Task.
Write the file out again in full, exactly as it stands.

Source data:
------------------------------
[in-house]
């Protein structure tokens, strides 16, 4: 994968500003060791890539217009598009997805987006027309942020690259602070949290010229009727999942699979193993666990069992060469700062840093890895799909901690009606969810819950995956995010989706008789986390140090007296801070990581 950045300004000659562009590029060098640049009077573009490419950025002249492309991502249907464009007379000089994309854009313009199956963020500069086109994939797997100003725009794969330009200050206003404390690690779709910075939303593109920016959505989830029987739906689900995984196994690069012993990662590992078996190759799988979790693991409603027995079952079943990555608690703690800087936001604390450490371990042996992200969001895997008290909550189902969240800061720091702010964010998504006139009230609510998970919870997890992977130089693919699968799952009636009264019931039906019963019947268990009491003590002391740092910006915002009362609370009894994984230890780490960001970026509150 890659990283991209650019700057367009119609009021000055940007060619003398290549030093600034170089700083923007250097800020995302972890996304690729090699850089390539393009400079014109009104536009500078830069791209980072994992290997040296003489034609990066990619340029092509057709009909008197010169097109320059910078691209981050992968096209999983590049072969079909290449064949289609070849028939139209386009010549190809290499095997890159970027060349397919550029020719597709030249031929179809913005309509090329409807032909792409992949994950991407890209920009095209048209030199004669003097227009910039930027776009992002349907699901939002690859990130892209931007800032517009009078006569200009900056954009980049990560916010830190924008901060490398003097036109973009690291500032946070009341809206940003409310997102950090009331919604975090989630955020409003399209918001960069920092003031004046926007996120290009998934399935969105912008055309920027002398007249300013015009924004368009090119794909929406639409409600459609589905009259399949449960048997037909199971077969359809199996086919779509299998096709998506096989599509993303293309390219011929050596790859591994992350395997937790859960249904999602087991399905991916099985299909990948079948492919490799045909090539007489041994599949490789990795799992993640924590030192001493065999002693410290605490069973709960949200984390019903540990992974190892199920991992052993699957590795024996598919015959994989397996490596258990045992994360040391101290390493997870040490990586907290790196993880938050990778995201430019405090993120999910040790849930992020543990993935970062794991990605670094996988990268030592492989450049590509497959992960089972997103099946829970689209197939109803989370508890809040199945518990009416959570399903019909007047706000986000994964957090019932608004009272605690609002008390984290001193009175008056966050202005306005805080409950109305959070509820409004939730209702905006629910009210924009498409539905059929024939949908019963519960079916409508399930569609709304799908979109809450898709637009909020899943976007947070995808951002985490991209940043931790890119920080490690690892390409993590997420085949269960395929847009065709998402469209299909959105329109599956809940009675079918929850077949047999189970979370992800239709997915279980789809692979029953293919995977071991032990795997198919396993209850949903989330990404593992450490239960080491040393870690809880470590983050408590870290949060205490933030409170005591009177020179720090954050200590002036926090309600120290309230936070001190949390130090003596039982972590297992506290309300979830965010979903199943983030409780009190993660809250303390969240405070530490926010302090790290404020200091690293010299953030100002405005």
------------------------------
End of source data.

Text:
[in-house]
């Protein structure tokens, strides 16, 4: 994968500003060791890539217009598009997805987006027309942020690259602070949290010229009727999942699979193993666990069992060469700062840093890895799909901690009606969810819950995956995010989706008789986390140090007296801070990581 950045300004000659562009590029060098640049009077573009490419950025002249492309991502249907464009007379000089994309854009313009199956963020500069086109994939797997100003725009794969330009200050206003404390690690779709910075939303593109920016959505989830029987739906689900995984196994690069012993990662590992078996190759799988979790693991409603027995079952079943990555608690703690800087936001604390450490371990042996992200969001895997008290909550189902969240800061720091702010964010998504006139009230609510998970919870997890992977130089693919699968799952009636009264019931039906019963019947268990009491003590002391740092910006915002009362609370009894994984230890780490960001970026509150 890659990283991209650019700057367009119609009021000055940007060619003398290549030093600034170089700083923007250097800020995302972890996304690729090699850089390539393009400079014109009104536009500078830069791209980072994992290997040296003489034609990066990619340029092509057709009909008197010169097109320059910078691209981050992968096209999983590049072969079909290449064949289609070849028939139209386009010549190809290499095997890159970027060349397919550029020719597709030249031929179809913005309509090329409807032909792409992949994950991407890209920009095209048209030199004669003097227009910039930027776009992002349907699901939002690859990130892209931007800032517009009078006569200009900056954009980049990560916010830190924008901060490398003097036109973009690291500032946070009341809206940003409310997102950090009331919604975090989630955020409003399209918001960069920092003031004046926007996120290009998934399935969105912008055309920027002398007249300013015009924004368009090119794909929406639409409600459609589905009259399949449960048997037909199971077969359809199996086919779509299998096709998506096989599509993303293309390219011929050596790859591994992350395997937790859960249904999602087991399905991916099985299909990948079948492919490799045909090539007489041994599949490789990795799992993640924590030192001493065999002693410290605490069973709960949200984390019903540990992974190892199920991992052993699957590795024996598919015959994989397996490596258990045992994360040391101290390493997870040490990586907290790196993880938050990778995201430019405090993120999910040790849930992020543990993935970062794991990605670094996988990268030592492989450049590509497959992960089972997103099946829970689209197939109803989370508890809040199945518990009416959570399903019909007047706000986000994964957090019932608004009272605690609002008390984290001193009175008056966050202005306005805080409950109305959070509820409004939730209702905006629910009210924009498409539905059929024939949908019963519960079916409508399930569609709304799908979109809450898709637009909020899943976007947070995808951002985490991209940043931790890119920080490690690892390409993590997420085949269960395929847009065709998402469209299909959105329109599956809940009675079918929850077949047999189970979370992800239709997915279980789809692979029953293919995977071991032990795997198919396993209850949903989330990404593992450490239960080491040393870690809880470590983050408590870290949060205490933030409170005591009177020179720090954050200590002036926090309600120290309230936070001190949390130090003596039982972590297992506290309300979830965010979903199943983030409780009190993660809250303390969240405070530490926010302090790290404020200091690293010299953030100002405005």